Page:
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  • (1) Research
  • (2) Deciding the topic
  • (3) Creating the outline
  • (4) Drafting the content
  • (5) Writing Chapters #1 to #10,
  • (6) Revision
  • (7) etc.

Suddenly it seems very manageable. What I do then is to focus on the immediate phase and get it done to my best ability, without thinking about the other phases. When it’s done, I move on to the next.

2. Change Your Environment

Different environments have different impact on our productivity. Look at your work desk and your room. Do they make you want to work or do they make you want to snuggle and sleep? If it’s the latter, you should look into changing your workspace.

One thing to note is that an environment that makes us feel inspired before may lose its effect after a period of time. If that’s the case, then it’s time to change things around. Refer to Steps #2 and #3 of 13 Strategies To Jumpstart Your Productivity, which talks about revamping your environment and workspace.

3. Create a Detailed Timeline with Specific Deadlines

Having just 1 deadline for your work is like an invitation to procrastinate. That’s because we get the impression that we have time and keep pushing everything back, until it’s too late.

Break down your project (see tip #1), then create an overall timeline with specific deadlines for each small task. This way, you know you have to finish each task by a certain date. Your timelines must be robust, too – i.e. if you don’t finish this by today, it’s going to jeopardize everything else you have planned after that. This way it creates the urgency to act.

My goals are broken down into monthly, weekly, right down to the daily task lists, and the list is a call to action that I must accomplish this by the specified date, else my goals will be put off.

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Here’re more tips on setting deadlines: 22 Tips for Effective Deadlines

4. Eliminate Your Procrastination Pit-Stops

If you are procrastinating a little too much, maybe that’s because you make it easy to procrastinate.

Identify your browser bookmarks that take up a lot of your time and shift them into a separate folder that is less accessible. Disable the automatic notification option in your email client. Get rid of the distractions around you.

I know some people will out of the way and delete or deactivate their facebook accounts. I think it’s a little drastic and extreme as addressing procrastination is more about being conscious of our actions than counteracting via self-binding methods, but if you feel that’s what’s needed, go for it.

5. Hang out with People Who Inspire You to Take Action

I’m pretty sure if you spend just 10 minutes talking to Steve Jobs or Bill Gates, you’ll be more inspired to act than if you spent the 10 minutes doing nothing. The people we are with influence our behaviors. Of course spending time with Steve Jobs or Bill Gates every day is probably not a feasible method, but the principle applies — The Hidden Power of Every Single Person Around You

Identify the people, friends or colleagues who trigger you – most likely the go-getters and hard workers – and hang out with them more often. Soon you will inculcate their drive and spirit too.

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As a personal development blogger, I “hang out” with inspiring personal development experts by reading their blogs and corresponding with them regularly via email and social media. It’s communication via new media and it works all the same.

6. Get a Buddy

Having a companion makes the whole process much more fun. Ideally, your buddy should be someone who has his/her own set of goals. Both of you will hold each other accountable to your goals and plans. While it’s not necessary for both of you to have the same goals, it’ll be even better if that’s the case, so you can learn from each other.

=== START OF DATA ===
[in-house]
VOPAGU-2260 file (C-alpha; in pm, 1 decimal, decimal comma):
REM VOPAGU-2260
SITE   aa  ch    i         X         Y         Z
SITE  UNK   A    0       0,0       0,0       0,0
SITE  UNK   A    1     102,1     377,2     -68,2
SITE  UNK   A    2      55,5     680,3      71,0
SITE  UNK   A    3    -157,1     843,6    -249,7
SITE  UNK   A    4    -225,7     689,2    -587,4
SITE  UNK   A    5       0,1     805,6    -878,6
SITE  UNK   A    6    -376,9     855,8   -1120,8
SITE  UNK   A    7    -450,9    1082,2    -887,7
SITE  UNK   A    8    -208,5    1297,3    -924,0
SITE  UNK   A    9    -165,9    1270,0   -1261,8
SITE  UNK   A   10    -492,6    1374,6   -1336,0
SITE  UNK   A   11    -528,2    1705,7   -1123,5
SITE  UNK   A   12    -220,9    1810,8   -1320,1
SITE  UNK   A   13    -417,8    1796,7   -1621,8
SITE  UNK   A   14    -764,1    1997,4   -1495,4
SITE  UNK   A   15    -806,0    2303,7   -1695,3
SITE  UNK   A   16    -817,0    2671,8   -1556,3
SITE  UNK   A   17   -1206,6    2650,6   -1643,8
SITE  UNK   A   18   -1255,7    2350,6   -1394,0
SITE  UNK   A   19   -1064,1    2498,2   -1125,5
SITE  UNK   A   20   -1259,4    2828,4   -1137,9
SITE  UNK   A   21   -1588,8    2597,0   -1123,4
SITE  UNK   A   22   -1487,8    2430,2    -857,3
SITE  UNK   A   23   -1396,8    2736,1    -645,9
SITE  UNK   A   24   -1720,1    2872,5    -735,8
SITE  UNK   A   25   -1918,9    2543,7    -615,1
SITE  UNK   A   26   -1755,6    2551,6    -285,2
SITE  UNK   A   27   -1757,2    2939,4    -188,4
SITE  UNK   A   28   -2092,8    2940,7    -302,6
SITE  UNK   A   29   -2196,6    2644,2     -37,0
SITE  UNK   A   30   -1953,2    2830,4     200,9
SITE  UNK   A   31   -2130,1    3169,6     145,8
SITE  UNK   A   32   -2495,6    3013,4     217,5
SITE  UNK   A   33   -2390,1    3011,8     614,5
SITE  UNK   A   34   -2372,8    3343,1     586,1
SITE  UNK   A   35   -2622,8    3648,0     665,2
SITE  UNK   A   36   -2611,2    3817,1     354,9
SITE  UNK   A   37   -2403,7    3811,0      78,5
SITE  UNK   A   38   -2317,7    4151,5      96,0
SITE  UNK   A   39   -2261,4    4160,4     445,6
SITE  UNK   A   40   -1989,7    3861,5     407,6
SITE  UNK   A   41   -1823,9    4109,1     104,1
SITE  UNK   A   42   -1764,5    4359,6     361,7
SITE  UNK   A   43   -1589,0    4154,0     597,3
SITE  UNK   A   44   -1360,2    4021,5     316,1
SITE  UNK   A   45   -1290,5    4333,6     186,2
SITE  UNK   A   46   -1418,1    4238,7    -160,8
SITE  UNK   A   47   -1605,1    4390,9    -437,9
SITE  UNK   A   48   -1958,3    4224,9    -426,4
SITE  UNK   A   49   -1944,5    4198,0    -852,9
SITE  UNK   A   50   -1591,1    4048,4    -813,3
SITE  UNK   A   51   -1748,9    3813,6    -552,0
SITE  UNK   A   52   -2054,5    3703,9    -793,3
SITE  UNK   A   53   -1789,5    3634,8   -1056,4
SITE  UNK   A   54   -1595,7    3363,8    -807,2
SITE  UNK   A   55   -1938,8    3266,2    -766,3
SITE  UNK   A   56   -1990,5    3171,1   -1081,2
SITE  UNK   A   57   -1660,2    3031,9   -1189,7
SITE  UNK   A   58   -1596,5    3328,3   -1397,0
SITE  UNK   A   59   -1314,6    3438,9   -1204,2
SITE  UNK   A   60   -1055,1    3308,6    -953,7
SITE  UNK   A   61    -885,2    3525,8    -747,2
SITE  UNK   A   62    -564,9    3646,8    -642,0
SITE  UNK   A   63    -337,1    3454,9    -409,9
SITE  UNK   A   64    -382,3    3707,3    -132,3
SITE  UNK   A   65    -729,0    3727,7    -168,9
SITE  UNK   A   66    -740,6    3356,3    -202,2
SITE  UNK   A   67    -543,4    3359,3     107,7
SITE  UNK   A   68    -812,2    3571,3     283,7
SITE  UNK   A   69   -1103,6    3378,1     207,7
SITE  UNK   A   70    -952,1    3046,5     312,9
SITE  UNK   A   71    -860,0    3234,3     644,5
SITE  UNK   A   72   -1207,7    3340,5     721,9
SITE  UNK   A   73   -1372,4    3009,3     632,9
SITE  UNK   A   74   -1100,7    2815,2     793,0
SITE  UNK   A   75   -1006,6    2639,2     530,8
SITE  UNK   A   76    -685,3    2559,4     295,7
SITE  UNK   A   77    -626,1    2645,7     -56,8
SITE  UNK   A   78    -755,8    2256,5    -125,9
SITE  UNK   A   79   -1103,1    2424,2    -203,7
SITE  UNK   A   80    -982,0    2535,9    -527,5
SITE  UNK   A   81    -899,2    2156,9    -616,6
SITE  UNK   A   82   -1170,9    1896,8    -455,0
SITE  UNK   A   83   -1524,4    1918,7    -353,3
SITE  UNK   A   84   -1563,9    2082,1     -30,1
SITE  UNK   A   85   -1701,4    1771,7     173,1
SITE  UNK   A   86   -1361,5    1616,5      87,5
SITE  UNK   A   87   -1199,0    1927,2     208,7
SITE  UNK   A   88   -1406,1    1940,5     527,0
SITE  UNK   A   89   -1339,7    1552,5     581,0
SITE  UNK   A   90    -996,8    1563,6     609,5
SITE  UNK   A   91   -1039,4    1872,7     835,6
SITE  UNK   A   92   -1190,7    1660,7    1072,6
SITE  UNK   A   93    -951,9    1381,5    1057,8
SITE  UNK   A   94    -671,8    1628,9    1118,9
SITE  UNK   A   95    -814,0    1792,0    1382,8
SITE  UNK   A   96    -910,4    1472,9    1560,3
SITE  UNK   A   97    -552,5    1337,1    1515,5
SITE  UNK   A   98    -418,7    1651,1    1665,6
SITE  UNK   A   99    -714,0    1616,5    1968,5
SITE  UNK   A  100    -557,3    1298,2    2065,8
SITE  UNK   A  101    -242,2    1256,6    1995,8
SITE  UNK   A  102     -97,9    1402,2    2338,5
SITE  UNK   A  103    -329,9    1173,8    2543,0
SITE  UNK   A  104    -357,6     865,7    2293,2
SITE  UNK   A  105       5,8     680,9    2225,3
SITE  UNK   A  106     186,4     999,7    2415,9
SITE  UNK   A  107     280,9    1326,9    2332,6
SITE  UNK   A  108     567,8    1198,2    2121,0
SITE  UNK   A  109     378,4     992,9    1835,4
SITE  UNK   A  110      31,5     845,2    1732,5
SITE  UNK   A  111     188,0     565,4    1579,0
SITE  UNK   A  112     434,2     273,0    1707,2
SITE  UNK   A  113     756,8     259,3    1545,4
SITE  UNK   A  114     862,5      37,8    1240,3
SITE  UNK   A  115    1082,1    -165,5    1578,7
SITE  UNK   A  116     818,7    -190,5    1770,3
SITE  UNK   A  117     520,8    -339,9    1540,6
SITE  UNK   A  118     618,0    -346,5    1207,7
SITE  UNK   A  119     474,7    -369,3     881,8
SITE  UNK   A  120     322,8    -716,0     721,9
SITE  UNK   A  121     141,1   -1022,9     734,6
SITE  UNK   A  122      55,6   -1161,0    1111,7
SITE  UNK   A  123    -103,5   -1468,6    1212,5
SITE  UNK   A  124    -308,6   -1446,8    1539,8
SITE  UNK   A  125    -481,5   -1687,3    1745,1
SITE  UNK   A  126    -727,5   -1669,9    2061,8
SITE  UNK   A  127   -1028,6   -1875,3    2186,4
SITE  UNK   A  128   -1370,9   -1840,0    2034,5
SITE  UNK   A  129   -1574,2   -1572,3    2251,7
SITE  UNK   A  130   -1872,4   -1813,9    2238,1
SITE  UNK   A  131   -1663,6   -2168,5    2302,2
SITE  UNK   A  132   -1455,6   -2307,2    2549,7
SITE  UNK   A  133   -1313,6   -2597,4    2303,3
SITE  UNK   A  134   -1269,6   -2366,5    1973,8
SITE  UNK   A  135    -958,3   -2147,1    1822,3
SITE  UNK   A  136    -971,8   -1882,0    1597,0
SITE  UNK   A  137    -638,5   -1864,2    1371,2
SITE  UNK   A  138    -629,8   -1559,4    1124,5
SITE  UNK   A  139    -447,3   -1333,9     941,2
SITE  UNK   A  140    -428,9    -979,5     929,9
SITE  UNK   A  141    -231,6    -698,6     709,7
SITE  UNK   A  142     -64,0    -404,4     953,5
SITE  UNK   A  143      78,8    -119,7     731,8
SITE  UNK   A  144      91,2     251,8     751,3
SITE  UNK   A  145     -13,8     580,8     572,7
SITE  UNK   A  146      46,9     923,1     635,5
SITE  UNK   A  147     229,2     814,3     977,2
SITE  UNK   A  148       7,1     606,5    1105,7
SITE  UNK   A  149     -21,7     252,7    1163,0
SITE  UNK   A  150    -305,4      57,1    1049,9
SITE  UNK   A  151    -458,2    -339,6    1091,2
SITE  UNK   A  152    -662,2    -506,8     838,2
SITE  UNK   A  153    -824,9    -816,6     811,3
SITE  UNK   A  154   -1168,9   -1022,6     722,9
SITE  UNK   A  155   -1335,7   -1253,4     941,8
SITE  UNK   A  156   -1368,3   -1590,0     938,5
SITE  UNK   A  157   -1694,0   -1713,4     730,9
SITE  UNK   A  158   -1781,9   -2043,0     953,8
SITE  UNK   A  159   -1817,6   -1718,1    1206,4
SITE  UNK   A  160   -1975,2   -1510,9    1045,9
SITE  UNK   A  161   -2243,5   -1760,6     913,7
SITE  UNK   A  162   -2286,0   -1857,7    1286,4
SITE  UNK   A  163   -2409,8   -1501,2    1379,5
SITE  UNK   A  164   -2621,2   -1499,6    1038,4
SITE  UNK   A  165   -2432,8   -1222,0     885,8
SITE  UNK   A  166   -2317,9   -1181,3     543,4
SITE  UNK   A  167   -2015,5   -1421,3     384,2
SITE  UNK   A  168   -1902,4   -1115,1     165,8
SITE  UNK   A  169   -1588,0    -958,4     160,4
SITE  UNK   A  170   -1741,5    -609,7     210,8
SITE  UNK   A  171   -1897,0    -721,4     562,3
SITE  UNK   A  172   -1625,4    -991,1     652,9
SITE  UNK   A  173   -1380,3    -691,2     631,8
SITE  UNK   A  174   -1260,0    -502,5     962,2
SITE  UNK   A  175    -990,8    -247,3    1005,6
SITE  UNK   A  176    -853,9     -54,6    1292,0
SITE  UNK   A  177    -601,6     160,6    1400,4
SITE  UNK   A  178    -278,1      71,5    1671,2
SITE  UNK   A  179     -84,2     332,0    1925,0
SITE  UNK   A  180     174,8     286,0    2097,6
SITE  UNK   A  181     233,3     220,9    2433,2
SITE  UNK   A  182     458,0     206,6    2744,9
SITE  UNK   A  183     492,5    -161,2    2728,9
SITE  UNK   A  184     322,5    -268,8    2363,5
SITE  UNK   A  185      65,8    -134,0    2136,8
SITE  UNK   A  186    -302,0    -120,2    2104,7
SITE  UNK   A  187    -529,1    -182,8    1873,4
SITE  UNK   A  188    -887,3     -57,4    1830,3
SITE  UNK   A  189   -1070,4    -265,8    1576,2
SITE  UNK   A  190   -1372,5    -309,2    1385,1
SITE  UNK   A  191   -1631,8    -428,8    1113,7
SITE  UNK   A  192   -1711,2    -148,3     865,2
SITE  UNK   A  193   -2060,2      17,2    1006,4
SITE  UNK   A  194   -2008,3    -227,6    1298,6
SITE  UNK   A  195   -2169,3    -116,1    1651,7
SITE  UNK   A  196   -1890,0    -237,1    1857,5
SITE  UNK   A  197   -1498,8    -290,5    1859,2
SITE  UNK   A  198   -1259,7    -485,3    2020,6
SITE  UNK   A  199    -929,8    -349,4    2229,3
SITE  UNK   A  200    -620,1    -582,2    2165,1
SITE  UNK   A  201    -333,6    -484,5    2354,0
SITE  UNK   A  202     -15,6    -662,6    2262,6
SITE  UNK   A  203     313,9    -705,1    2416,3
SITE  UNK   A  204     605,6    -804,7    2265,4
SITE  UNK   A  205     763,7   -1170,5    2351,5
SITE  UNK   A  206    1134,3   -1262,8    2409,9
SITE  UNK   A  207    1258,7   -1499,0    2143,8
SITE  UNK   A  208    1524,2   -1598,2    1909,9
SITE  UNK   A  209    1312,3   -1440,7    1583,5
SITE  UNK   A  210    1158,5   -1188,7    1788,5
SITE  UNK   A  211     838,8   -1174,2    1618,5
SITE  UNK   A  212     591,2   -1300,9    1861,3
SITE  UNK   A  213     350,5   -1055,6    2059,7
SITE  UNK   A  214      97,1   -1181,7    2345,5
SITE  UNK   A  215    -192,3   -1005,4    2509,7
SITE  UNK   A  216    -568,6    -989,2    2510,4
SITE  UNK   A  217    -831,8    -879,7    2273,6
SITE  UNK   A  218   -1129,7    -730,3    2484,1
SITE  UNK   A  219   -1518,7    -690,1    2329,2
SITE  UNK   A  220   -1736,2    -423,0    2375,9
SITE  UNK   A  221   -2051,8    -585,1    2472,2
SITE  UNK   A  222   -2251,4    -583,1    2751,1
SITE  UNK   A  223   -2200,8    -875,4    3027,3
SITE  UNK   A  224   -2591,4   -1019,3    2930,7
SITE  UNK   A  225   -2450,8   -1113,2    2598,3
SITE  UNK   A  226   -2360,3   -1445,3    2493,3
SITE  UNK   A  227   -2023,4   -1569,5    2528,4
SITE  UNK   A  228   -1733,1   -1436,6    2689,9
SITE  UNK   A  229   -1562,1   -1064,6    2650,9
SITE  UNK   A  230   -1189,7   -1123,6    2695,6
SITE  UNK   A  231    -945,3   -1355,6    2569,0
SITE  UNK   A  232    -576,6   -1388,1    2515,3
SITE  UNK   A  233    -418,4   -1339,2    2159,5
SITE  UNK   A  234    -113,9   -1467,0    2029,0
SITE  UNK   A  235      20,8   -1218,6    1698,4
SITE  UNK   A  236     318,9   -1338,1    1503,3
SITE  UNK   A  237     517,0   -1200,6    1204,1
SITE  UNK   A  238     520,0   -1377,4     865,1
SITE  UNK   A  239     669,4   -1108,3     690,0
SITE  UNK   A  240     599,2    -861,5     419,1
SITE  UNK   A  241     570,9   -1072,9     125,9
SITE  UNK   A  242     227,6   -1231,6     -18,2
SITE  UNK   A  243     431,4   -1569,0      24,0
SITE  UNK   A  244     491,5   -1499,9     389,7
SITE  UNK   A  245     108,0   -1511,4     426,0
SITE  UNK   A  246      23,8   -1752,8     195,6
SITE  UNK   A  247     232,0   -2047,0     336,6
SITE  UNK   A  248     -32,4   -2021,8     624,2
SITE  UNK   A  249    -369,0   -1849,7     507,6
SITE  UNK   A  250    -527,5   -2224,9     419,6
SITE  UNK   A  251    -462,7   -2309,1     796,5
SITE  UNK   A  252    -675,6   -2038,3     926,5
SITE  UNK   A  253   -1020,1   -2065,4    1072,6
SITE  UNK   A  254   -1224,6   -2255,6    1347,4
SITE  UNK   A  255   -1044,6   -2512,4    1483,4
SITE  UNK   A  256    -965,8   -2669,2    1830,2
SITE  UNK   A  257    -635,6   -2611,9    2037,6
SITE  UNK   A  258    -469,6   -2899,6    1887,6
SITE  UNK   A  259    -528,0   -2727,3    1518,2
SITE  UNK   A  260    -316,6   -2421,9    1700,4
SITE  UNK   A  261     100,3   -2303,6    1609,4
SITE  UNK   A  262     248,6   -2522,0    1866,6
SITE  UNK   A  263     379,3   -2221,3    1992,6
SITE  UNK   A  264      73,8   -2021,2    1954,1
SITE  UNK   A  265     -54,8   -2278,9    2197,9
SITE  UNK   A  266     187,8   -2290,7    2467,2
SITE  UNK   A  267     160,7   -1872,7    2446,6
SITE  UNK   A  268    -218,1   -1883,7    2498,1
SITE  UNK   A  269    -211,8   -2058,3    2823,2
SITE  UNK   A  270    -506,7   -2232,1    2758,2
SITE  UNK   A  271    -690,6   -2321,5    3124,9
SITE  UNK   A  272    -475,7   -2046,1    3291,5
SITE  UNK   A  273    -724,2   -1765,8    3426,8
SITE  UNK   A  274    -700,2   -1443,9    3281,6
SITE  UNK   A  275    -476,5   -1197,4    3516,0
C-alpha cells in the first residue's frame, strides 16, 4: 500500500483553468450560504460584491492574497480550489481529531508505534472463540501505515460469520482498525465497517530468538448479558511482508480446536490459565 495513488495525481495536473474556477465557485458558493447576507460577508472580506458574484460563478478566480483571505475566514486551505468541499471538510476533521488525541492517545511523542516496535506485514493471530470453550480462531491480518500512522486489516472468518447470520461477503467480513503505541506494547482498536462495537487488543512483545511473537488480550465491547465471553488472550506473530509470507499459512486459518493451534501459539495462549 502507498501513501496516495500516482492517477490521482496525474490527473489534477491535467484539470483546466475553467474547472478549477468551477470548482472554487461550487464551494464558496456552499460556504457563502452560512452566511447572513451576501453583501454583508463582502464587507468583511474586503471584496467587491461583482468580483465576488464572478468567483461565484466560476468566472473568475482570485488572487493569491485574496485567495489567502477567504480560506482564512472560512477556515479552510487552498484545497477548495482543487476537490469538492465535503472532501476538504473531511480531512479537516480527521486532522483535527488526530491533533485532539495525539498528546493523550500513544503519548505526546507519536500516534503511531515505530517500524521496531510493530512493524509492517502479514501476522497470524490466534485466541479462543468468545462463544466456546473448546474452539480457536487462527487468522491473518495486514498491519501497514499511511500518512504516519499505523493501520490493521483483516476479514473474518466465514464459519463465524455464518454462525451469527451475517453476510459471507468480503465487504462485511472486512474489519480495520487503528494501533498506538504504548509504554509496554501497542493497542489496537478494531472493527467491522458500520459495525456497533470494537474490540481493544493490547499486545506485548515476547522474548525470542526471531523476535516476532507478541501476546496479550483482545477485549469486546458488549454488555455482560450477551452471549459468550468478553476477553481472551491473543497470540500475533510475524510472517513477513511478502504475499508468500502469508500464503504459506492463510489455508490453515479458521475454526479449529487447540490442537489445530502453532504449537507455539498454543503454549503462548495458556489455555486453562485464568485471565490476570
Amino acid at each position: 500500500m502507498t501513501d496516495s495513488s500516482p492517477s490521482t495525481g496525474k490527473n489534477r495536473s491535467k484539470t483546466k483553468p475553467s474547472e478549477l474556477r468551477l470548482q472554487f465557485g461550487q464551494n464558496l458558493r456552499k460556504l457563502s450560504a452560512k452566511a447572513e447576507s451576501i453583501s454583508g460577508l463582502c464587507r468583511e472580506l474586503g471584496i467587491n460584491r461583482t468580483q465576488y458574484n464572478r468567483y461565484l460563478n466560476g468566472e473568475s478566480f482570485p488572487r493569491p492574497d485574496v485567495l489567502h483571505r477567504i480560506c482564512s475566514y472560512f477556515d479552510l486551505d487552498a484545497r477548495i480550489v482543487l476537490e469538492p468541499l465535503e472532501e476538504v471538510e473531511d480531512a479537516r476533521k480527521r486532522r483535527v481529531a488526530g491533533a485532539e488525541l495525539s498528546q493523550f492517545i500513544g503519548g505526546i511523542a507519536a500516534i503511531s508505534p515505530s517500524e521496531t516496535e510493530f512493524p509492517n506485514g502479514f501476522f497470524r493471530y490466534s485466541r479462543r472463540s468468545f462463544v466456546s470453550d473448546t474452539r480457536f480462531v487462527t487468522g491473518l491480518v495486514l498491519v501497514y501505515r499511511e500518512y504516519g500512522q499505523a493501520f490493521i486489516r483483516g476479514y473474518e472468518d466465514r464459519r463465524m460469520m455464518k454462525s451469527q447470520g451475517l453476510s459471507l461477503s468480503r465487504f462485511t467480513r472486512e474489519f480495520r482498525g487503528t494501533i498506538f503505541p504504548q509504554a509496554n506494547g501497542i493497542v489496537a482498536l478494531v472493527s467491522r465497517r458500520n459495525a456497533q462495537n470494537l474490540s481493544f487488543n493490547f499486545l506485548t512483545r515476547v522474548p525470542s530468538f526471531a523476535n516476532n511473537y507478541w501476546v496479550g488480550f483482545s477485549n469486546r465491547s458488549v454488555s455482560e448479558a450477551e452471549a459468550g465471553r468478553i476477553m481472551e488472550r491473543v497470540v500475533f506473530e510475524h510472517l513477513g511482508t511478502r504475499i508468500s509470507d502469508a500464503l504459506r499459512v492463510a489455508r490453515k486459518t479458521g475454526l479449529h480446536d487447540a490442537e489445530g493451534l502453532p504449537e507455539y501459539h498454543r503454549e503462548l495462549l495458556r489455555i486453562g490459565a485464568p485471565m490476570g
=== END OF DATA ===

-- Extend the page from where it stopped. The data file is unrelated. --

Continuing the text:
I have a good friend whom I talk to regularly, and we always ask each other about our goals and progress in achieving those goals. Needless to say, it spurs us to keep taking action.

7. Tell Others About Your Goals

This serves the same function as #6, on a larger scale. Tell all your friends, colleagues, acquaintances and family about your projects. Now whenever you see them, they are bound to ask you about your status on those projects.

For example, sometimes I announce my projects on The Personal Excellence Blog, Twitter and Facebook, and my readers will ask me about them on an ongoing basis. It’s a great way to keep myself accountable to my plans.

8. Seek out Someone Who Has Already Achieved the Outcome

What is it you want to accomplish here, and who are the people who have accomplished this already? Go seek them out and connect with them. Seeing living proof that your goals are very well achievable if you take action is one of the best triggers for action.

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9. Re-Clarify Your Goals

If you have been procrastinating for an extended period of time, it might reflect a misalignment between what you want and what you are currently doing. Often times, we outgrow our goals as we discover more about ourselves, but we don’t change our goals to reflect that.

Get away from your work (a short vacation will be good, else just a weekend break or staycation will do too) and take some time to regroup yourself. What exactly do you want to achieve? What should you do to get there? What are the steps to take? Does your current work align with that? If not, what can you do about it?

10. Stop Over-Complicating Things

Are you waiting for a perfect time to do this? That maybe now is not the best time because of X, Y, Z reasons? Ditch that thought because there’s never a perfect time. If you keep waiting for one, you are never going to accomplish anything.

Perfectionism is one of the biggest reasons for procrastination. Read more about why perfectionist tendencies can be a bane than a boon: Why Being A Perfectionist May Not Be So Perfect.

11. Get a Grip and Just Do It

At the end, it boils down to taking action. You can do all the strategizing, planning and hypothesizing, but if you don’t take action, nothing’s going to happen. Occasionally, I get readers and clients who keep complaining about their situations but they still refuse to take action at the end of the day.

Reality check:

I have never heard anyone procrastinate their way to success before and I doubt it’s going to change in the near future.  Whatever it is you are procrastinating on, if you want to get it done, you need to get a grip on yourself and do it.

More About Procrastination

Featured photo credit: Malvestida Magazine via unsplash.com